C++

C++11/14 for scientific computing VI

Floating-point exceptions

During a numerical calculation various kinds of run-time errors may occur. In C++, such an error may be indicated via floating-point exceptions or via the (global but thread-local) variable errno. Floating-point exceptions are completely unrelated to C++ exceptions. When an floating-point exception is raised by an erroneous operation, the exception is simply noted in the floating-point status word, and the program continues. The operation produces a default value, which depends on the exception (see the table below). C++11 introduces with the new header file cfenv functions to check and to manipulate the floating-point environment and the floating-point status flags. In this way, a program can find out which exceptions have been raised. The value of the macro math_errhandling indicates the type of error handling that is performed by the floating-point operators and functions.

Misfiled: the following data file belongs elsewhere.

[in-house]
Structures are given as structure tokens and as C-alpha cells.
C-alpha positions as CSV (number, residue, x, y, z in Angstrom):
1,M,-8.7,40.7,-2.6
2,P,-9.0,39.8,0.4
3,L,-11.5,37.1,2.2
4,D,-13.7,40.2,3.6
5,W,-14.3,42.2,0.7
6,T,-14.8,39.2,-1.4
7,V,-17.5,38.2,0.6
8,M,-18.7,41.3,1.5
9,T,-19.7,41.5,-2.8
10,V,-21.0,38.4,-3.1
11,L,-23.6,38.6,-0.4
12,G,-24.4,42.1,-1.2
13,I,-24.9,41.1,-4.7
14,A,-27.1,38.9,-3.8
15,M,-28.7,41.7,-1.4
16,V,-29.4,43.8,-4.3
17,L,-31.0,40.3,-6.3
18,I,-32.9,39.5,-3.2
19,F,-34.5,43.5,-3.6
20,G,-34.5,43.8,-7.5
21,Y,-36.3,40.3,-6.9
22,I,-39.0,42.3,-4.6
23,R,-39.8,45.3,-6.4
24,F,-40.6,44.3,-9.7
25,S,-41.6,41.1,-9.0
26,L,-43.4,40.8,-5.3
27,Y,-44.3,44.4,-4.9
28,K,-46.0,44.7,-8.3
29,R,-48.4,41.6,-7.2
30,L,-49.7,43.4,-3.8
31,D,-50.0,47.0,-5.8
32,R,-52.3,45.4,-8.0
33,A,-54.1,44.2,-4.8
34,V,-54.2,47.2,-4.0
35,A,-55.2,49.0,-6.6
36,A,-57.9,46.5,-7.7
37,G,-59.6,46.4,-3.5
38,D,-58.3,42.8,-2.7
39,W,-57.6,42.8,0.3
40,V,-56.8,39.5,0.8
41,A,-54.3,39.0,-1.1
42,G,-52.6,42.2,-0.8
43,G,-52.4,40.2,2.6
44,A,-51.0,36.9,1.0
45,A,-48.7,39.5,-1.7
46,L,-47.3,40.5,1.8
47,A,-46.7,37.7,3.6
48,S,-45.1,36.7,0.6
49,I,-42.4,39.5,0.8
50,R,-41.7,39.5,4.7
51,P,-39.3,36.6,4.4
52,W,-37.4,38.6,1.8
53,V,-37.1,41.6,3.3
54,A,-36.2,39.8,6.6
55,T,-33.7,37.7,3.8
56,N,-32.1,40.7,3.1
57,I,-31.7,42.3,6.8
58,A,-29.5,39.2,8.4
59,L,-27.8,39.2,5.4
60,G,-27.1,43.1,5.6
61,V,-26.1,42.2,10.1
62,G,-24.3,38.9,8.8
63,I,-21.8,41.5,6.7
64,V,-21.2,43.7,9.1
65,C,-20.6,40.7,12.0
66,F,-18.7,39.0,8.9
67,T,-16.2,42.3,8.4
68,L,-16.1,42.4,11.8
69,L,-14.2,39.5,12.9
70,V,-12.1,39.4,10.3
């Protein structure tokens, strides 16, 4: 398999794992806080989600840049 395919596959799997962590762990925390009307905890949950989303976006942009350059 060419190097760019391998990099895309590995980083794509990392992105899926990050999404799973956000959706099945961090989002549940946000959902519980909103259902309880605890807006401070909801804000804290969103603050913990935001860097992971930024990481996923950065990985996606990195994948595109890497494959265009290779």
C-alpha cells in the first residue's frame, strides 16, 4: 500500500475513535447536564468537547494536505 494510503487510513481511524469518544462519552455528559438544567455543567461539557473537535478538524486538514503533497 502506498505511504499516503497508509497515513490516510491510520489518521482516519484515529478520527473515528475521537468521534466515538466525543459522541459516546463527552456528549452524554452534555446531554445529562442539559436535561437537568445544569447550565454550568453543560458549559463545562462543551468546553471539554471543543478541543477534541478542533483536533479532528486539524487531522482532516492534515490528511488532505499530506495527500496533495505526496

The IEEEĀ 754 standard defines five floating-point exceptions:

  • Invalid operation, e.g., square root of a negative number, which returns quiet NaN by default.
  • Division by zero, i.e., an operation on finite operands gives an exact infinite result, e.g., $1/0$ or $\log(0)$), which returns $\pm\infty$ by default.
  • Overflow, i.e., a result that is too large to be represented correctly by a floating-point number, which returns $\pm\infty$ by default (for round-to-nearest mode).
  • Underflow, i.e., a result that is very small (outside the normal range) and is inexact, which returns a denormalized value by default.
  • Inexact, which returns correctly rounded result by default.